Only a targeted housing strategy will fix Ireland’s property market woes
Residential market plagued by high costs, problematic supply and unaffordable rents
New-home market: Property Industry Ireland is calling on the Government to prioritise housing development. Photograph: Joe Giddens/PA Wire
As the year winds down there is a marked difference in the property market between this year and last. In 2018 it roared out of the traps amid soaring price growth, but its wings were soon clipped as the Central Bank of Ireland’s restrictive lending rules hit home for house buyers, and the year ended with a whimper.
That whimper continued into this year, with flat transaction activity becoming a hallmark of 2019. For most people – those of us who don’t enjoy high-octane house-price rises – this made a welcome change from the roller-coaster ride that preceded it. Most observers would agree that it signalled a closing of the gap between housing supply and demand and an acceptance among sellers that the market wasn’t going to gallop upwards indefinitely.
But it also reflected a wider issue of affordability for buyers, in key Dublin areas in particular – and, astonishingly, despite the constant clamour around a housing crisis, new-home sales actually fell. In Dublin they dropped 18 per cent in the first six months of 2019.
Soaring building costs and labour shortages mean that even when smaller suburban schemes are completed they tend to be priced beyond the buyers who most need them
The steady supply of standard three- and four-bedroom houses in the commuter counties of Kildare, Meath and Wicklow remains the key driver of new-home activity. And although those houses may be affordable, without joined-up thinking, mass developments on Dublin’s fringes bring their own sets of lifestyle and infrastructural pressures.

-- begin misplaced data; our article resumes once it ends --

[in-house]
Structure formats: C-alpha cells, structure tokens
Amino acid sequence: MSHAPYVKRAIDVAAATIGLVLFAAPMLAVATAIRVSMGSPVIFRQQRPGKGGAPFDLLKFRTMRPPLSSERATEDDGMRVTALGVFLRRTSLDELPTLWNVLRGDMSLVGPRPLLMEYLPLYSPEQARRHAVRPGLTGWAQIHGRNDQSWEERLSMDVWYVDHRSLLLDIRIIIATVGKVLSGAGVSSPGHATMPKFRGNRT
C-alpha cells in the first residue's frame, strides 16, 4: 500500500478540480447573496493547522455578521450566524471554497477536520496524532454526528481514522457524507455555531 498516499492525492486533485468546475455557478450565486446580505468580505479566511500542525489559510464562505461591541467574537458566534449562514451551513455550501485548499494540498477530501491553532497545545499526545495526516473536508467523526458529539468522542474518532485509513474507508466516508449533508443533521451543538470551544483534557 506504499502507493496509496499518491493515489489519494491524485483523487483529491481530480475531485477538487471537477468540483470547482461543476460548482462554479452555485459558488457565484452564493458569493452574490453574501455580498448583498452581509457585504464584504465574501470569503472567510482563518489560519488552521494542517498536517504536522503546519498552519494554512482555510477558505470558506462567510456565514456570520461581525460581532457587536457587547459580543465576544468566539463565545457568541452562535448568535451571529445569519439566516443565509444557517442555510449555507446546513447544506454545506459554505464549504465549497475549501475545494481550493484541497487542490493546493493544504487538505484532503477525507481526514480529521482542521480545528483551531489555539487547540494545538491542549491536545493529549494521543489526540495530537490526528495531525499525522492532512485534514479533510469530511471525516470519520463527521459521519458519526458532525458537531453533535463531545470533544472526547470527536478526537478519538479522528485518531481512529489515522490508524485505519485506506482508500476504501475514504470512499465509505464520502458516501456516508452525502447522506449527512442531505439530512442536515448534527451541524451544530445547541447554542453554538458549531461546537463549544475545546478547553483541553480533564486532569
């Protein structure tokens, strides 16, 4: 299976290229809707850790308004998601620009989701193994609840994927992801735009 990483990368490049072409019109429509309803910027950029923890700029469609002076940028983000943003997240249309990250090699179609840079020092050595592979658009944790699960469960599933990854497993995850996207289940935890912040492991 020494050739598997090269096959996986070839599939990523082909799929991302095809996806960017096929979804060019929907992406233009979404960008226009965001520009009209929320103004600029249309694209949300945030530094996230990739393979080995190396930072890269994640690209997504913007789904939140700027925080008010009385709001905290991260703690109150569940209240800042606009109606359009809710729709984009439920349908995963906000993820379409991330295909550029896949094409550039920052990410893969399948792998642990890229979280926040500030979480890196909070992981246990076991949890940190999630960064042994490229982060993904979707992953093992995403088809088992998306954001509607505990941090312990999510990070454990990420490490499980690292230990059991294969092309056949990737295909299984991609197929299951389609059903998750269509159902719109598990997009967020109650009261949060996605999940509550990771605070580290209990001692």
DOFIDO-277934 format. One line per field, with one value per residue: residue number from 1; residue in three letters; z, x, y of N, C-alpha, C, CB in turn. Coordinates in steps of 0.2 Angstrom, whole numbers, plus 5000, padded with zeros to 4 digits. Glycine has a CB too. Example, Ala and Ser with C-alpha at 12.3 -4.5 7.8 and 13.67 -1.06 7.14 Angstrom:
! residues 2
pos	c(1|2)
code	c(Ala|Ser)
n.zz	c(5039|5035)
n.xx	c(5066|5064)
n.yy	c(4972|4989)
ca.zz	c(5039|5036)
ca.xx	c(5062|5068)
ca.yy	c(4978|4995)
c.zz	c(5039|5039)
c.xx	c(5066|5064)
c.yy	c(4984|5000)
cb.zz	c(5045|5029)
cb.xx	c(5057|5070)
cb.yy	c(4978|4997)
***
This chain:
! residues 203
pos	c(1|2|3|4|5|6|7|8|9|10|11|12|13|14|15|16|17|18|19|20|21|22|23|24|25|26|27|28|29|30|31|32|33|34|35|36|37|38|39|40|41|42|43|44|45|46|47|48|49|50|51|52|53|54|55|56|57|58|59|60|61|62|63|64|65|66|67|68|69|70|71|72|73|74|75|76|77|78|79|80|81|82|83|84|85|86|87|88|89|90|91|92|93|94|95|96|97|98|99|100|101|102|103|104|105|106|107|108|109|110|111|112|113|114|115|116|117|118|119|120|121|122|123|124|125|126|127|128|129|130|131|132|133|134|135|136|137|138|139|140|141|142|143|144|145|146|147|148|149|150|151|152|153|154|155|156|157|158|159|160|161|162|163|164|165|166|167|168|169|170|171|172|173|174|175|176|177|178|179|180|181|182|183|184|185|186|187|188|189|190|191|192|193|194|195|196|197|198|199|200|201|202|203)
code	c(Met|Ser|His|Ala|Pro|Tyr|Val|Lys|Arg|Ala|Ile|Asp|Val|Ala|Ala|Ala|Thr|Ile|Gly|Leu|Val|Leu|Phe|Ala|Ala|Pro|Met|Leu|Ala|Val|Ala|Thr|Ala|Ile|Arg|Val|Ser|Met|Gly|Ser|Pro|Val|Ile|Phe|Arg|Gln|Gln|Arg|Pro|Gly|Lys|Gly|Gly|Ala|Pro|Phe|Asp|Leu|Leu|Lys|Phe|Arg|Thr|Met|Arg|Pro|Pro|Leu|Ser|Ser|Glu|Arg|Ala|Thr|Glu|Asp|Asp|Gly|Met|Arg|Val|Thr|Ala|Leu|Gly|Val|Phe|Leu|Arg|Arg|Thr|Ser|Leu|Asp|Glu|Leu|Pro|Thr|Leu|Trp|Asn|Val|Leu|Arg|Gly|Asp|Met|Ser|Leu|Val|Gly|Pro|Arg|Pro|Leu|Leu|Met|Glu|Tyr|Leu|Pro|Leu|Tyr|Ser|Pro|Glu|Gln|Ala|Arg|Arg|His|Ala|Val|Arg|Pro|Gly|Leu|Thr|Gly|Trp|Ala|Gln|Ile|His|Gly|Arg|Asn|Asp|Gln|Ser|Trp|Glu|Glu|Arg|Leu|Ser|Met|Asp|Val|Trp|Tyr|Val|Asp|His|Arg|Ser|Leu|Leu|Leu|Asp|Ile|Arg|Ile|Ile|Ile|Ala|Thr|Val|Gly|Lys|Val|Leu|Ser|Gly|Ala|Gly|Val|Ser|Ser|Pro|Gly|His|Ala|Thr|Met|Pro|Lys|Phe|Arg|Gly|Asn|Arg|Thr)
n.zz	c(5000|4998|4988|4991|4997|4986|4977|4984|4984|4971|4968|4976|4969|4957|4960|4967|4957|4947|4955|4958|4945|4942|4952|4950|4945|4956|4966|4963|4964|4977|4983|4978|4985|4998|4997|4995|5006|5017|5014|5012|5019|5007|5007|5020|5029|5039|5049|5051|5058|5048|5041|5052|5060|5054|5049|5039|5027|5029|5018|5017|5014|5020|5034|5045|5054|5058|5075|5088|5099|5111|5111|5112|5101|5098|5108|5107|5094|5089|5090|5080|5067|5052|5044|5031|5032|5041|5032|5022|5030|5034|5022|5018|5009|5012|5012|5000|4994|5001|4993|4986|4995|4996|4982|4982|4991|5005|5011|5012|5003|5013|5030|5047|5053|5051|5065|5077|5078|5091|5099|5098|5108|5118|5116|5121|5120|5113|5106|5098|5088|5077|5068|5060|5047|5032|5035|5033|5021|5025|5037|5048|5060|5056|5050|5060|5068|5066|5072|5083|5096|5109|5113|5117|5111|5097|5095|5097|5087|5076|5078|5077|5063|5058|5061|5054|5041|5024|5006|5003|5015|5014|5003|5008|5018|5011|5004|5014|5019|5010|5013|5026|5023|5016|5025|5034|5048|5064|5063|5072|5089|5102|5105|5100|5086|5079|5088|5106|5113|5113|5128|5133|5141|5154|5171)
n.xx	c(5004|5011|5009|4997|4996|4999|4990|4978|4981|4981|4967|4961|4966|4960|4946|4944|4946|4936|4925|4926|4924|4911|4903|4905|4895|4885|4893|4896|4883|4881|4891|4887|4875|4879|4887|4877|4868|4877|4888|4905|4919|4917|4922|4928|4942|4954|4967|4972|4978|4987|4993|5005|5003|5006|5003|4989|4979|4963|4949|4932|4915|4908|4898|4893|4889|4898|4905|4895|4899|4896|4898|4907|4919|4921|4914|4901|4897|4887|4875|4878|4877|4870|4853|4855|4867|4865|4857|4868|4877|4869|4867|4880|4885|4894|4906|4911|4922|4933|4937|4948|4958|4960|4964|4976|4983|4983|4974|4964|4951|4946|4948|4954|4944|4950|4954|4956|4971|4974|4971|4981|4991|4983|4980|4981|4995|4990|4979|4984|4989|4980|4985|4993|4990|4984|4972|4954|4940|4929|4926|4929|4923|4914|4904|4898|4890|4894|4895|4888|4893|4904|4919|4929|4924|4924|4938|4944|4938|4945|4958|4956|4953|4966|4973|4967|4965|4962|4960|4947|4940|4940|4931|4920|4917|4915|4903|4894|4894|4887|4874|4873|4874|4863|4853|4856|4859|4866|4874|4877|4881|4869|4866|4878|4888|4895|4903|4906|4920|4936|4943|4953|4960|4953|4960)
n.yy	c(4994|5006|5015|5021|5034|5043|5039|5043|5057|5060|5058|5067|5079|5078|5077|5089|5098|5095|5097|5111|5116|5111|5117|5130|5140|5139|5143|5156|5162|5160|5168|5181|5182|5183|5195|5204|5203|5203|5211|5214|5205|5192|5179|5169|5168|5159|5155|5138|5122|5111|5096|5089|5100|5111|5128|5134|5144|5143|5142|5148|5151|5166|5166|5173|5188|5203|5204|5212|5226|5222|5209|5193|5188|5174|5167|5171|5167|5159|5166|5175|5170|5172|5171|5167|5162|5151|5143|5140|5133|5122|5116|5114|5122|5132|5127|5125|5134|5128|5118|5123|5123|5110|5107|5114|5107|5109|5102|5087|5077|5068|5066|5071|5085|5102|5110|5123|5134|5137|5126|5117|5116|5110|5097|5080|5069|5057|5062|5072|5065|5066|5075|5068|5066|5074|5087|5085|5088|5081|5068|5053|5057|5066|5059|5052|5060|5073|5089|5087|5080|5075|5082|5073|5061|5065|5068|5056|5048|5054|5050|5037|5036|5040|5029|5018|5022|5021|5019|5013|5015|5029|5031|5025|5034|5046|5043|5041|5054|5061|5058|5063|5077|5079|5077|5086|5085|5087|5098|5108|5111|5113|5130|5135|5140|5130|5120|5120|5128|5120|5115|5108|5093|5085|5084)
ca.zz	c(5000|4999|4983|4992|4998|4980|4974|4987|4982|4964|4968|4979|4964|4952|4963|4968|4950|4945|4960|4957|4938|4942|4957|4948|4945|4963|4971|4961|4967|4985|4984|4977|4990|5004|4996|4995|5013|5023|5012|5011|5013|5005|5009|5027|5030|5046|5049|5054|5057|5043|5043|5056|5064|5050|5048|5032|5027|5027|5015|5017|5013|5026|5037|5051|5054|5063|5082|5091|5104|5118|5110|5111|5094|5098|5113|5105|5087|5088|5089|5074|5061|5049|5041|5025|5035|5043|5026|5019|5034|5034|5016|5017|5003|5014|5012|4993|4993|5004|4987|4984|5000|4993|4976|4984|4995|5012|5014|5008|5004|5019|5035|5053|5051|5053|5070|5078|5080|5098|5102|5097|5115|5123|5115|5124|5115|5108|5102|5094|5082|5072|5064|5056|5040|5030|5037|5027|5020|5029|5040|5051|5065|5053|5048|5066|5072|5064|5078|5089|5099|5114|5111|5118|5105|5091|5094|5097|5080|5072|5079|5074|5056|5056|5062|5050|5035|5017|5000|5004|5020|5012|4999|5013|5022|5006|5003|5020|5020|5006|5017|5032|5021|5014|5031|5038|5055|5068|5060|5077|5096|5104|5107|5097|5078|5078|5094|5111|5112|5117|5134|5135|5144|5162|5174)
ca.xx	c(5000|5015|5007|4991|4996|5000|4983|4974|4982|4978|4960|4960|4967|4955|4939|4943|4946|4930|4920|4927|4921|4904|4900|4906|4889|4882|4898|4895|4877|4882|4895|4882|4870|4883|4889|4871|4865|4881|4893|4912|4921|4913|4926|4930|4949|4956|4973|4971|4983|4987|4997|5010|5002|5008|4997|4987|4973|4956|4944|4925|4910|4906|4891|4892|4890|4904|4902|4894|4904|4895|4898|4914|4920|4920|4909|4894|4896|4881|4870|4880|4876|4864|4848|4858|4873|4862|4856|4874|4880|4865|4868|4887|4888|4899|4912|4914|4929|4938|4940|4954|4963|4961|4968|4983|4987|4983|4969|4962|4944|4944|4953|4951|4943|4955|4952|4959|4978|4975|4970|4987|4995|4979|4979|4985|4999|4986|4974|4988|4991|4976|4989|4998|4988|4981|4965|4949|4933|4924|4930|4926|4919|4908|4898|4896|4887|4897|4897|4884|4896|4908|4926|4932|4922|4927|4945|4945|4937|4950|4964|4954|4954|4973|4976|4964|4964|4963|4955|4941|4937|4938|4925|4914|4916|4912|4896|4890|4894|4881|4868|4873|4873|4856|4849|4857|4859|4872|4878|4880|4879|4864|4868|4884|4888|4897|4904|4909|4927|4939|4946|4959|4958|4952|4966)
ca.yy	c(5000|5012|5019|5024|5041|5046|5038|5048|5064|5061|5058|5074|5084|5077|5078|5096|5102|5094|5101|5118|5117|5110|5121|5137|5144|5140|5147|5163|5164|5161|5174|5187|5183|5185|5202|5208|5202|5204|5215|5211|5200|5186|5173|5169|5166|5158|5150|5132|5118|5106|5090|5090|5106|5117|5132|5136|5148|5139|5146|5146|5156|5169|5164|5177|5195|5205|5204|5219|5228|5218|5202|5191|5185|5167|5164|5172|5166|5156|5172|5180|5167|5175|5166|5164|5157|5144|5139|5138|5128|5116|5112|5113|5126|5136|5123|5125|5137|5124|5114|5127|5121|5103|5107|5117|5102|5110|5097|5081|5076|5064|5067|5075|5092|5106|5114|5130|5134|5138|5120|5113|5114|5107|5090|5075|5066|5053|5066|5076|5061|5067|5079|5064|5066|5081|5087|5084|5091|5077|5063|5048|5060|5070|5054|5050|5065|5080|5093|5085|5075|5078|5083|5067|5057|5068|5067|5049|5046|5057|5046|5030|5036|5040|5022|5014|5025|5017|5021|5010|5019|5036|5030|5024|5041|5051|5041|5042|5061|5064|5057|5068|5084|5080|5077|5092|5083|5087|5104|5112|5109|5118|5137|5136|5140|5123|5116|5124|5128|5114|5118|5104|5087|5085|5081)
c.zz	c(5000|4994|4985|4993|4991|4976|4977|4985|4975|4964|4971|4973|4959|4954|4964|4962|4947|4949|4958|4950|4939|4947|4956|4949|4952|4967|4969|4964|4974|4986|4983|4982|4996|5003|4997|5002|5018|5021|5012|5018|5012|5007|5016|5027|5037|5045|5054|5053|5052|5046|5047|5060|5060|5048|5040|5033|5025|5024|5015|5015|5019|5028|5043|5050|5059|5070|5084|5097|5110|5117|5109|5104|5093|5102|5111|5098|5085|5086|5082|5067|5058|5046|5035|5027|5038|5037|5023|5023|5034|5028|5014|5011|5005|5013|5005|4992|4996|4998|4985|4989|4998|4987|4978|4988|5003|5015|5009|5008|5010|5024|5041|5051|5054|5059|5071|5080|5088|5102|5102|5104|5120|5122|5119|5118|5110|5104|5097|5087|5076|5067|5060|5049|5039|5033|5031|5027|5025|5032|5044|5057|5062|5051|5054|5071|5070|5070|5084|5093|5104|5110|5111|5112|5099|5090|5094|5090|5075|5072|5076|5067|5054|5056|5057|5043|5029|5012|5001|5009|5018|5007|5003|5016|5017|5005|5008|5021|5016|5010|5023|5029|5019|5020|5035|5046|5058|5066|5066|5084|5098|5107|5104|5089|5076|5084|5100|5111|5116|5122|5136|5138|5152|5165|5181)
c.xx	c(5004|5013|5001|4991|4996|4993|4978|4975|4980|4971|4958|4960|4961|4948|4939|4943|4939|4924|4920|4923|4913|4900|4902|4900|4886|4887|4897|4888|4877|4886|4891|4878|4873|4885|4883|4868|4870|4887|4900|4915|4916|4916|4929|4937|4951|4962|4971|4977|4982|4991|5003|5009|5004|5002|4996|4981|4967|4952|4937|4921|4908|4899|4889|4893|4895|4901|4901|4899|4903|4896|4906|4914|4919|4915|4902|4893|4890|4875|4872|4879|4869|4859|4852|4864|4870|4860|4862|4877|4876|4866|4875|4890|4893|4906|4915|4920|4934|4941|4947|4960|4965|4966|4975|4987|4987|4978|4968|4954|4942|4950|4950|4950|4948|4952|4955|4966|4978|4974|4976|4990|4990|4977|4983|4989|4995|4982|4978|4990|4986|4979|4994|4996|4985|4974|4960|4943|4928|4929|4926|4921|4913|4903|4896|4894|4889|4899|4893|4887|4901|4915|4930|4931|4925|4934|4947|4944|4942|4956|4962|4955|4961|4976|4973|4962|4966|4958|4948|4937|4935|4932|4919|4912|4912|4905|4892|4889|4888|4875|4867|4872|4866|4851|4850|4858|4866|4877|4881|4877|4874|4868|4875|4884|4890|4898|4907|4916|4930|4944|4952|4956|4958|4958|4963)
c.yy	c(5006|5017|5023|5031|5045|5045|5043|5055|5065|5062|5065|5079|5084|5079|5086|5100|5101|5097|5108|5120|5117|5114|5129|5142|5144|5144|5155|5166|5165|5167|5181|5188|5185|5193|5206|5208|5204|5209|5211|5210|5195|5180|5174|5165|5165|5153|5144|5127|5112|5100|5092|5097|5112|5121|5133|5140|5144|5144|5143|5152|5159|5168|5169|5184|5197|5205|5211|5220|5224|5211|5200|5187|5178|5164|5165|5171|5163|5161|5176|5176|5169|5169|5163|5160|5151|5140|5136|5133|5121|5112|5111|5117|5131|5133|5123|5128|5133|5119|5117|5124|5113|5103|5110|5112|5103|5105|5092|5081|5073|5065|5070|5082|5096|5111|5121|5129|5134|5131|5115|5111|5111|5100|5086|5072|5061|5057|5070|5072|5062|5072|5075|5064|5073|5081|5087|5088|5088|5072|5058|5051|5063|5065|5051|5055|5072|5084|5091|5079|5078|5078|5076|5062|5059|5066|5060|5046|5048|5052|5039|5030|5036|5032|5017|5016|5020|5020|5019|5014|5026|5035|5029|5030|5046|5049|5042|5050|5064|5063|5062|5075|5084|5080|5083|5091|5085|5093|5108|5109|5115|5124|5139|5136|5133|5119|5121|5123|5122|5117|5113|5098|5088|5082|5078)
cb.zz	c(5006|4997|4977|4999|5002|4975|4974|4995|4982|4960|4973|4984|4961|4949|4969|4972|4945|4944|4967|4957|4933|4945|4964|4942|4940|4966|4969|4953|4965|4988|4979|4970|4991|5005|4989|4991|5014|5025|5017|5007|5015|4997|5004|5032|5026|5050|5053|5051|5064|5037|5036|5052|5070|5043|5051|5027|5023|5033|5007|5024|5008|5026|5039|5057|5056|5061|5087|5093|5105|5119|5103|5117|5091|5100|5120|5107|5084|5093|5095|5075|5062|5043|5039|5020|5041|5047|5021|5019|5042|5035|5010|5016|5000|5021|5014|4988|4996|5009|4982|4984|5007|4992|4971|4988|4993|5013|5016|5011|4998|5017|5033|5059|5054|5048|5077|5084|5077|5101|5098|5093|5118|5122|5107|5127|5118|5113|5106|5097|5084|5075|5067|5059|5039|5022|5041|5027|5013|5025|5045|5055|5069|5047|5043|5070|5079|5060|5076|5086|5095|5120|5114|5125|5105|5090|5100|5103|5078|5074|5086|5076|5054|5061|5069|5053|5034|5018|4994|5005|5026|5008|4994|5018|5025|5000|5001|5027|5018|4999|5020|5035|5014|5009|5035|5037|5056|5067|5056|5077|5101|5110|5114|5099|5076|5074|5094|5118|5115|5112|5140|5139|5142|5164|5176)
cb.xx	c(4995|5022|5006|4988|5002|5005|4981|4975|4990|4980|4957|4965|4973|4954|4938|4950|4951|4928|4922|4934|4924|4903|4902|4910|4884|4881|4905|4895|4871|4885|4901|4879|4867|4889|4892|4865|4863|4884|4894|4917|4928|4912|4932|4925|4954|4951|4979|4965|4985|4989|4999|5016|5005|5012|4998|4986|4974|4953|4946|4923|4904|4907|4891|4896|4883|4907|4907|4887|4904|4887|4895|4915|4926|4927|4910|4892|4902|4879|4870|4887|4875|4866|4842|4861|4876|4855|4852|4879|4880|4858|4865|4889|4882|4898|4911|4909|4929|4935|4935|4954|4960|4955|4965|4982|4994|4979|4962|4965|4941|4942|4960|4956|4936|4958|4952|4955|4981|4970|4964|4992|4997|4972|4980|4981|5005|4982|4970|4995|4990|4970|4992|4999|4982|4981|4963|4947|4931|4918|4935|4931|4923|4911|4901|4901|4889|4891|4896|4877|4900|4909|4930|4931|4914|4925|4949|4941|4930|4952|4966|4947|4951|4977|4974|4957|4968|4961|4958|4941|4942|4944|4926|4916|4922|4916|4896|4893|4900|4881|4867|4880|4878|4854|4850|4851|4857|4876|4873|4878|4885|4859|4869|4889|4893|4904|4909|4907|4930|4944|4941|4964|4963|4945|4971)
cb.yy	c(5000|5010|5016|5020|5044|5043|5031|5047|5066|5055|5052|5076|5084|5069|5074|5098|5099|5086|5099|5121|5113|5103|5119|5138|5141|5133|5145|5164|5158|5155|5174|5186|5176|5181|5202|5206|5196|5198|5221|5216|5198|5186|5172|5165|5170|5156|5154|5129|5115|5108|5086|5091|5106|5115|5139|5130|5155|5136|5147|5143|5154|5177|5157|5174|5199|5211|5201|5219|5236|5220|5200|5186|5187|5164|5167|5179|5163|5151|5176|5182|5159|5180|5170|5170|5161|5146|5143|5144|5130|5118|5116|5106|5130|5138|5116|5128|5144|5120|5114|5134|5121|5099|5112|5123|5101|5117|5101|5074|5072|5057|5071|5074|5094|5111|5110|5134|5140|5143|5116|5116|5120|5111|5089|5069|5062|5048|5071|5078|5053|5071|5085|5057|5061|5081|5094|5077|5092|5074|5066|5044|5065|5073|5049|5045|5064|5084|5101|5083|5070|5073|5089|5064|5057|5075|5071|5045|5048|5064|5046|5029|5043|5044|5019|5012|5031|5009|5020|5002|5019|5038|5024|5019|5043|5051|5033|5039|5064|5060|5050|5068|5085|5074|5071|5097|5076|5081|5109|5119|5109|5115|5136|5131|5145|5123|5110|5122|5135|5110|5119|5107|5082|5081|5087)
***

In the capital, where there is certainly demand for new homes, the biggest obstacle to development cited is a lack of speculative development finance even for seasoned developers. In addition, a growing concern among those developers appears to be significant delays in connecting new schemes to utilities. Meanwhile, soaring building costs and labour shortages mean that even when smaller schemes are completed within the suburbs they tend to be priced beyond the reach of the buyers who most need them.
It is not only the volume of homes coming to the market that matters but also the price of those homes. According to Dermot O’Leary, chief economist at Goodbody: “Our analysis this year identified a mismatch between the income distribution of the Irish working population and the price of new homes coming on stream. We believe this has contributed to a bifurcated market, with higher-priced homes suffering both in terms of price declines and in the weakness of sales. In contrast, those builders supplying into the first-time ‘sweet spot’ have seen sales grow significantly in 2019. Builders must be very aware of the income dynamics of a local area when setting price points.”